Monday, April 15, 2013

“A Fine Suit of Clothes” Exhibit about Book Bindings Opens in Jackson Library: Noted Book Artist and Historian to Speak April 16

When the anonymous author of Commercial Bookbindings, a historical sketch and description of an exhibition at the Grolier Club, New York, wrote in 1894, “Nobody thought of expecting the publisher to throw in a fine suit of clothes with the book,” he was commenting on the early years of what was to be the golden age of American book cover design.  The period from 1880-1920 saw the rise and decline in the use of artist/designers, and the astonishing results they could achieve with colored cloth, a few colors of ink, gold and silver, and a canvas the size of a book cover.  The Charles Adams American Trade Binding Collection at the University Libraries has a large selection of bindings concentrating on this period and particularly its zenith, from 1890-1910.

To celebrate its collection and to accompany the new exhibit entitled "A Fine Suit of Clothes: American Publishers' Bindings, 1880-1920: A Progressive Exhibition,"   the University Libraries are sponsoring a presentation by Richard Minsky on the art and commerce of 19th and 20th century American trade bindings. The presentation will be held in the Hodges Reading Room (on the second floor of Jackson Library) on April 16 at 4 PM.  The talk and reception following are both free and open to the public.  

Richard Minsky is an internationally known book artist, author, historian, curator, and bibliographer. Minsky is the author of American Decorated Publishers' Bindings 1872-1929, The Art of American Book Covers 1875-1930, The Art of the American Book, The Golden Age of American Book Design, and The Book Cover Art of Thomas Watson Ball. In 1974 he founded the Center for Book Arts in New York City, the first organization of its kind.

The exhibit will run from March 18 through August 30. It is open to the public, Monday through Friday, 9 AM to 5 PM. Bindings on display will change throughout the exhibition period.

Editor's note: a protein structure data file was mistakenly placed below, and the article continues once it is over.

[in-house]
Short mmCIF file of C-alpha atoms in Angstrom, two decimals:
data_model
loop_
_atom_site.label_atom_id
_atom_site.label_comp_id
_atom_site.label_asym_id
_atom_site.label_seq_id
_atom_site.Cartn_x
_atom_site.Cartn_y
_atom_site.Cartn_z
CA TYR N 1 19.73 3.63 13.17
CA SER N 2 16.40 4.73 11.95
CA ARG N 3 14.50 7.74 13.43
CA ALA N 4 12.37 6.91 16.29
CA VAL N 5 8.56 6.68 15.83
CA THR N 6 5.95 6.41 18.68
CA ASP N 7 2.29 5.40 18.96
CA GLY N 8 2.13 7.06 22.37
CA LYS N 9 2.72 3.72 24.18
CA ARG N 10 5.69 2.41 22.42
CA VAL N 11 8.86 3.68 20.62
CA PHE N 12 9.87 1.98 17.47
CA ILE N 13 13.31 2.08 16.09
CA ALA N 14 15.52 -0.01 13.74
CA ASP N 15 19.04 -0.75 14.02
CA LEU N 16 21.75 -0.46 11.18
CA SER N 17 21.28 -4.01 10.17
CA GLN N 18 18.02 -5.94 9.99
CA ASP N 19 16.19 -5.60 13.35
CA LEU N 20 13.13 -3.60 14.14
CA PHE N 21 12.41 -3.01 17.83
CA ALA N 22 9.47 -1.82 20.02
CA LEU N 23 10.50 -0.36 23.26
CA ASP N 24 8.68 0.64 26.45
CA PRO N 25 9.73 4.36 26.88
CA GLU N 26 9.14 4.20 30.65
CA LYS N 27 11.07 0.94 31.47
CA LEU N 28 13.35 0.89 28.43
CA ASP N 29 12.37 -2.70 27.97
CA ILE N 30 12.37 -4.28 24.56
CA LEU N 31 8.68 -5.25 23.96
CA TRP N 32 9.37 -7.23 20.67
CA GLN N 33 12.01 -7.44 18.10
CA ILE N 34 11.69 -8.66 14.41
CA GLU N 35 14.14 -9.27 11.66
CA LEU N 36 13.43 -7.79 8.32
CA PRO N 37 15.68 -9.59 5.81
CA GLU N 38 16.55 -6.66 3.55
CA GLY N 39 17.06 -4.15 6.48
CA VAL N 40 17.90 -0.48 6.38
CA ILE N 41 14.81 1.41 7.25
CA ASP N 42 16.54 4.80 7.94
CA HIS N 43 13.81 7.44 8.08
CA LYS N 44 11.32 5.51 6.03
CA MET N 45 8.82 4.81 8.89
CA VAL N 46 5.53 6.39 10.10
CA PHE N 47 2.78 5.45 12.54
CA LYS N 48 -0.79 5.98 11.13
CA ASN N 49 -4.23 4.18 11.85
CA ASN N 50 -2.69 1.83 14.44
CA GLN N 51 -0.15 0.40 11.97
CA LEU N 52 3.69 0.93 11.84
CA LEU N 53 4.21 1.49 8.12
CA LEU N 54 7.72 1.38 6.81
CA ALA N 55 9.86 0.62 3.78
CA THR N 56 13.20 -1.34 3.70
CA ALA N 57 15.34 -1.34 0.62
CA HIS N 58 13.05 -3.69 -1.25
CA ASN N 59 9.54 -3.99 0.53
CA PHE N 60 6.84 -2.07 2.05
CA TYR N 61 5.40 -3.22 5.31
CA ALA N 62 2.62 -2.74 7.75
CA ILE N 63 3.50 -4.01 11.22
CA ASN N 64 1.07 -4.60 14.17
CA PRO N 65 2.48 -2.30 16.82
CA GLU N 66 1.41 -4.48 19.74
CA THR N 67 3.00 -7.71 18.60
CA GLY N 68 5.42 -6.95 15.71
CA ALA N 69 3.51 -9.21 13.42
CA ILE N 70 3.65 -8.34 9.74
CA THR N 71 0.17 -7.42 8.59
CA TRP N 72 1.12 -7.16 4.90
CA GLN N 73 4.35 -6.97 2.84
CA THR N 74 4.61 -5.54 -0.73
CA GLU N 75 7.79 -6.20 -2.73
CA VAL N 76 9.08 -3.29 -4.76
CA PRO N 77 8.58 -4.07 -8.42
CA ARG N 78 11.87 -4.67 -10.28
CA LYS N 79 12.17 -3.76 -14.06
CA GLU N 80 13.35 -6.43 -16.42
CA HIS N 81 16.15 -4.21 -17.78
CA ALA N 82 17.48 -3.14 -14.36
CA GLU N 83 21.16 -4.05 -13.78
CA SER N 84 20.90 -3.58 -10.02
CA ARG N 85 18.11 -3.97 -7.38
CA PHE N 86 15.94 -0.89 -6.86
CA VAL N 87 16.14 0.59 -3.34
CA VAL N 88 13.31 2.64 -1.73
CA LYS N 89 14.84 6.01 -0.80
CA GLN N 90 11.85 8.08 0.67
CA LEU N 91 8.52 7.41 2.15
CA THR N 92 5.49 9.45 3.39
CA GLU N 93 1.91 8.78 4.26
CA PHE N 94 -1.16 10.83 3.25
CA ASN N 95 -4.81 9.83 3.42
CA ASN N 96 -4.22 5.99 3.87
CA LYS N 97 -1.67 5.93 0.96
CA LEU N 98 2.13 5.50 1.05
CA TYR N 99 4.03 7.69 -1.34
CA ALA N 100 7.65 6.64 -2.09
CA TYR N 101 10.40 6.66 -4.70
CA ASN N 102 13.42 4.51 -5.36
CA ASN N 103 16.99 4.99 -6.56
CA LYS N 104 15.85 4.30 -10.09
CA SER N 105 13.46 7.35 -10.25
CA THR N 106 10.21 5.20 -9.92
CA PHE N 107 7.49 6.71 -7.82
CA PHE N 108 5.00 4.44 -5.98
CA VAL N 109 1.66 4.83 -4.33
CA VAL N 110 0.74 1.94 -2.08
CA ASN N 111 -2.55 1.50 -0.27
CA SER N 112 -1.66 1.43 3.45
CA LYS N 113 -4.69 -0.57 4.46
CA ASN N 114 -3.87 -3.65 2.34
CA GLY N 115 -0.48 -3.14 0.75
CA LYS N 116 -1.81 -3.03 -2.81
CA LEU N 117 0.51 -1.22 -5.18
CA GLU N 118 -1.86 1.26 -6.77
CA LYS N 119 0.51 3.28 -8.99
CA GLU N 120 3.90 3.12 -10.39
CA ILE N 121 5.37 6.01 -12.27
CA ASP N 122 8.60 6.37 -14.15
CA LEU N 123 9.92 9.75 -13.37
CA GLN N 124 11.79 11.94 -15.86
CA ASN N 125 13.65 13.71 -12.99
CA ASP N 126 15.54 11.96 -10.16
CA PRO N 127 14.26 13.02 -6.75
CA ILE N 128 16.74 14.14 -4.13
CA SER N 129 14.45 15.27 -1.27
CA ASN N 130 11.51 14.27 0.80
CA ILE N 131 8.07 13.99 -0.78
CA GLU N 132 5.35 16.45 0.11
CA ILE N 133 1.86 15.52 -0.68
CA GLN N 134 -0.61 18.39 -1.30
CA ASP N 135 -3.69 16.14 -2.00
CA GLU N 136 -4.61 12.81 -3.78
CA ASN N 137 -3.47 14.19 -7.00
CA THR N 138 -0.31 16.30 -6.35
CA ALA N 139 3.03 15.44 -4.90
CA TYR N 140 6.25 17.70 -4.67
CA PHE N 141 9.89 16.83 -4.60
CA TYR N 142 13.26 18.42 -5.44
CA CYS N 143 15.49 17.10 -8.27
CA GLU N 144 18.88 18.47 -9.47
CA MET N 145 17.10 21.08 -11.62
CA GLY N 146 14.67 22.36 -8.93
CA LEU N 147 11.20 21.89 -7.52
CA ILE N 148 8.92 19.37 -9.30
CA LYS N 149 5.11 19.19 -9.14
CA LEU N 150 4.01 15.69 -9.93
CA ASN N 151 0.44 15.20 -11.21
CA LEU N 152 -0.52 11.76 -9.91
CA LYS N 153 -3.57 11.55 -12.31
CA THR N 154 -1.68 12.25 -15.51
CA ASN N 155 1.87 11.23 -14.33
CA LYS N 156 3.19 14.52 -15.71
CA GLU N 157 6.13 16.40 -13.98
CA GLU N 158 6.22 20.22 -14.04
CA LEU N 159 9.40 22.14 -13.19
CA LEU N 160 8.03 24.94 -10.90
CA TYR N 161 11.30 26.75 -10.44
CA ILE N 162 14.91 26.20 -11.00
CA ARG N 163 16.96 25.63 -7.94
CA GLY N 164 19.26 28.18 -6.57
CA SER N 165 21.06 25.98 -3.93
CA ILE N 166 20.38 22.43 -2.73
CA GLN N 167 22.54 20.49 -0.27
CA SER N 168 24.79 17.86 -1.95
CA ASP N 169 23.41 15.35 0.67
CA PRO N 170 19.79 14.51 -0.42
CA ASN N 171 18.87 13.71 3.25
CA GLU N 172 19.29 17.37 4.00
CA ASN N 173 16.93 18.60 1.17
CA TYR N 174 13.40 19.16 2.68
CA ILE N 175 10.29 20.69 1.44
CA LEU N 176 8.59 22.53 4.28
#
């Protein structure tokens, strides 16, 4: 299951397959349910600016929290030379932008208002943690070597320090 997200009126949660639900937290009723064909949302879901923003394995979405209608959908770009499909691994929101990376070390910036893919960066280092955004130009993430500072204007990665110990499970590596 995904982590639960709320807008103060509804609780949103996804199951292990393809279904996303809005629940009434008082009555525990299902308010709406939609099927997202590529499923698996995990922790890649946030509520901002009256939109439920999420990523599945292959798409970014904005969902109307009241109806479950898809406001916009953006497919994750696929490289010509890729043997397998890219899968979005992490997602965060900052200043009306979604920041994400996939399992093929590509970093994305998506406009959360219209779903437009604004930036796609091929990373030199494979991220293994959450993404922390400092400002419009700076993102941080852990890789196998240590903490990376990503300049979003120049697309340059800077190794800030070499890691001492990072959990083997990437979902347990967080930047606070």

-Barry Miller 

Monday, April 8, 2013

What They Were Wearing While They Were Reading: 1940s

The events of the 1940s utterly transformed the foundations of American society. Impelled by World War II, the influx of immigrants fleeing Europe and the relocation of American soldiers to European and Asian war fronts led to the dissemination of new ideas, encouraged technological innovation, and altered traditional gender roles within American culture.

Forcing the United States from isolationism on to the world stage, WWII motivated the advancements of science and technology to support the war effort, both in terms of enhanced weaponry and modernized medicine. On the home front, the availability of automated home appliances liberated women to fill jobs previously only performed by men who had left to war, subsequently changing the overall structure of the American family.

With the return of service personnel at the end of the war, the repercussions of these changes were not fully understood. As the population began to recognize it could not restore its pre-war way of life, the conflict arising from the realization continued into the following decades.

A collaborative exhibit presented by Martha Blakeney Hodges Special Collections & University Archives and Dr. James V. Carmichael, Library and Information Studies Depratment, UNCG.